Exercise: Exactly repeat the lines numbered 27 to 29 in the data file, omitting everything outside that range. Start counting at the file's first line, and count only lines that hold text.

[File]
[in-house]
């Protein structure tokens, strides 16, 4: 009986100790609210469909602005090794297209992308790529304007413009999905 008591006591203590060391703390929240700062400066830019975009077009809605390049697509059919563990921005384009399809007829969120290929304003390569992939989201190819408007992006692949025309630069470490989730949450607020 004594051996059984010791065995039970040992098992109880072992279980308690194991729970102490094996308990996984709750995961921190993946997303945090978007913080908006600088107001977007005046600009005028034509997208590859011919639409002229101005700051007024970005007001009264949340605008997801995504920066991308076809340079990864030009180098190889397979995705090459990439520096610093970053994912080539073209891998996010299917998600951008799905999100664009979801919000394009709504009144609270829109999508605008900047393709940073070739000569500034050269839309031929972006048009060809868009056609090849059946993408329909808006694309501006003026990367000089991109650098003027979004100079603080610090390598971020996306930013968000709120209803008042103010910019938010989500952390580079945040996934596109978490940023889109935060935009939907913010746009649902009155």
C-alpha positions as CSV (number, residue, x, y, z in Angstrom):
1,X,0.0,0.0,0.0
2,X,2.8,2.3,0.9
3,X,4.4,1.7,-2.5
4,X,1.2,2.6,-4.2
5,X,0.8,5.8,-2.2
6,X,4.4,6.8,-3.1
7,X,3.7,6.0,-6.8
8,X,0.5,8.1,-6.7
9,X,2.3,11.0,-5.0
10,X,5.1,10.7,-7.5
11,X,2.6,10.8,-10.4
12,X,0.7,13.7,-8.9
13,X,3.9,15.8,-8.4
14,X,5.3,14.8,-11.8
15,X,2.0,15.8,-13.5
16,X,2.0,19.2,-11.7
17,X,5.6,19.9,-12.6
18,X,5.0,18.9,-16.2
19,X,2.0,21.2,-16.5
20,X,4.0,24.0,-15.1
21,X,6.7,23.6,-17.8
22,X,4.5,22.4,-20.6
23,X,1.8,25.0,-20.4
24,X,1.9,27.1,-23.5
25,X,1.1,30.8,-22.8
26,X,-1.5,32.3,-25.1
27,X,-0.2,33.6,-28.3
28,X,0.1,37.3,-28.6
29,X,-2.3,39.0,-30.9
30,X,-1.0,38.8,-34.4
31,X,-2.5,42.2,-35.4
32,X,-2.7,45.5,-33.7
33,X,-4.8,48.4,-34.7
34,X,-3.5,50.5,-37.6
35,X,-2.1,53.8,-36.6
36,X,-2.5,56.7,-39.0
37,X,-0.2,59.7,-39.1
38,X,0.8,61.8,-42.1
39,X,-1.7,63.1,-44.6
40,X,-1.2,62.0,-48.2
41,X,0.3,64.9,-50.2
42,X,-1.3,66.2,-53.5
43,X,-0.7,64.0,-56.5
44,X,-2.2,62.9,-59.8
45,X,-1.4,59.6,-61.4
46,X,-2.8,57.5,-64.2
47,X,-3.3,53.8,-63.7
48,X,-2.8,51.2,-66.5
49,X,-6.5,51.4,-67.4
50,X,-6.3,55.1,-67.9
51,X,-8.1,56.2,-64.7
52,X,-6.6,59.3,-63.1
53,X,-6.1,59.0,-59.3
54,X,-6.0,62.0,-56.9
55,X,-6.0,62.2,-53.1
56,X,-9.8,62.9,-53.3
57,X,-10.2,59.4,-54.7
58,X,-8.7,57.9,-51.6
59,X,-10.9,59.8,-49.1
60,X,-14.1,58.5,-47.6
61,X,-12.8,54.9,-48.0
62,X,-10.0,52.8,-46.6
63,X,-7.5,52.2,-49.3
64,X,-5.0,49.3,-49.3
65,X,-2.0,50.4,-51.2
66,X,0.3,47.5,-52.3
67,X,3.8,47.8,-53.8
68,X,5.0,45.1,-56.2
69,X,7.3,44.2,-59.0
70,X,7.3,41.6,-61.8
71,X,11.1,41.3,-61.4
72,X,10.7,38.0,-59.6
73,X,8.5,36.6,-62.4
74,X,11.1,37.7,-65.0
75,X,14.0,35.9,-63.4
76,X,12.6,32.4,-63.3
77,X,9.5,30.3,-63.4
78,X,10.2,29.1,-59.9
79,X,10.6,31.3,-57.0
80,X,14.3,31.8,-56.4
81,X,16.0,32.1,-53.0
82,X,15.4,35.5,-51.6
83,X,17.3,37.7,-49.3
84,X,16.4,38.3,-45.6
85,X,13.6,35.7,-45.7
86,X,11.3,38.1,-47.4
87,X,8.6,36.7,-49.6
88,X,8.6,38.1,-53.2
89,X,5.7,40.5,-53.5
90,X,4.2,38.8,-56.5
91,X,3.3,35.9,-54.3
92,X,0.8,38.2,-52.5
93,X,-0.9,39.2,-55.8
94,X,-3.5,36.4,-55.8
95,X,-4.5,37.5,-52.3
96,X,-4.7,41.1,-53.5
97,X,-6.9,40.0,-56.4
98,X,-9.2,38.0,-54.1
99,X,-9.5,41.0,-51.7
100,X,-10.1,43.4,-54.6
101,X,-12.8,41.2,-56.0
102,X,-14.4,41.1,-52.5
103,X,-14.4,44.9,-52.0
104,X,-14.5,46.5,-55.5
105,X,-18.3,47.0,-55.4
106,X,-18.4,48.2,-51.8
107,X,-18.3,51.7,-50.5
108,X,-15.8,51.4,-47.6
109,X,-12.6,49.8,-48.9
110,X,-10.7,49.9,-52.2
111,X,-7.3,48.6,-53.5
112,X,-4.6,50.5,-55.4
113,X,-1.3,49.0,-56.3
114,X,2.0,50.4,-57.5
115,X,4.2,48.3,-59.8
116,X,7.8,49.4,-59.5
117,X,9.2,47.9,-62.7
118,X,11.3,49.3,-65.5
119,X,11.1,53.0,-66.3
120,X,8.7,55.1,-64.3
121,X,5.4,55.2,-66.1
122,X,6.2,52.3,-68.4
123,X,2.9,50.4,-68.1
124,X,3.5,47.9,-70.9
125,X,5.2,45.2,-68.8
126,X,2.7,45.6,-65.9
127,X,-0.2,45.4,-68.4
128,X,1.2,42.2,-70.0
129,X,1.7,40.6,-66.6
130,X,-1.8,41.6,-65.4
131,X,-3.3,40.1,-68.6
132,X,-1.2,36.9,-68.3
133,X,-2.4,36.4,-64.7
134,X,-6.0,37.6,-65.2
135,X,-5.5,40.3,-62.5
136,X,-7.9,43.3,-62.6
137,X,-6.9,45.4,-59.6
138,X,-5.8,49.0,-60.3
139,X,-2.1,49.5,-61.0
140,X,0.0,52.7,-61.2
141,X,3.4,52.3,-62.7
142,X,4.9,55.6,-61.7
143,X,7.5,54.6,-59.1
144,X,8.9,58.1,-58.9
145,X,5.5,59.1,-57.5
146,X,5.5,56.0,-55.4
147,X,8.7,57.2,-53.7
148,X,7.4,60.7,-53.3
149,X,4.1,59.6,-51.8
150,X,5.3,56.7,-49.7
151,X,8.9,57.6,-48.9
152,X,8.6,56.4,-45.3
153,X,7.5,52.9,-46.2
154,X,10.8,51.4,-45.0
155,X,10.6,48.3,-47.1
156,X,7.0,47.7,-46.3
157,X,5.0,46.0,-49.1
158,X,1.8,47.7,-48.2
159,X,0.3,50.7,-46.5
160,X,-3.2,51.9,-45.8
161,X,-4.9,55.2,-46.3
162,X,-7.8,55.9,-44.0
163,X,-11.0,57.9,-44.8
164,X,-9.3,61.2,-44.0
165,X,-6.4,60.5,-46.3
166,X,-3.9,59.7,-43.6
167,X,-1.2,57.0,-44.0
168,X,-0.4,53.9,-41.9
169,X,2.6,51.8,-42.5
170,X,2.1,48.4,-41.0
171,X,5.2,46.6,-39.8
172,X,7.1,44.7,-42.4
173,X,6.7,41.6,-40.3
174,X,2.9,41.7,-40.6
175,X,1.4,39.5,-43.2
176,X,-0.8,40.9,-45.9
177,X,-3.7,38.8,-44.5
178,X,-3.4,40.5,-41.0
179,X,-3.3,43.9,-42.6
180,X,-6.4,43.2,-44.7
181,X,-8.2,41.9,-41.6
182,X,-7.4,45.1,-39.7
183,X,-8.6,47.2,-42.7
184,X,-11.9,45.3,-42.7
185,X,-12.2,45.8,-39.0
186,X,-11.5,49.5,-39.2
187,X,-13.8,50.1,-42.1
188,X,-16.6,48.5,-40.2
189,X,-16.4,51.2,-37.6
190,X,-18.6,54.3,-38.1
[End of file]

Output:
24,X,1.9,27.1,-23.5
25,X,1.1,30.8,-22.8
26,X,-1.5,32.3,-25.1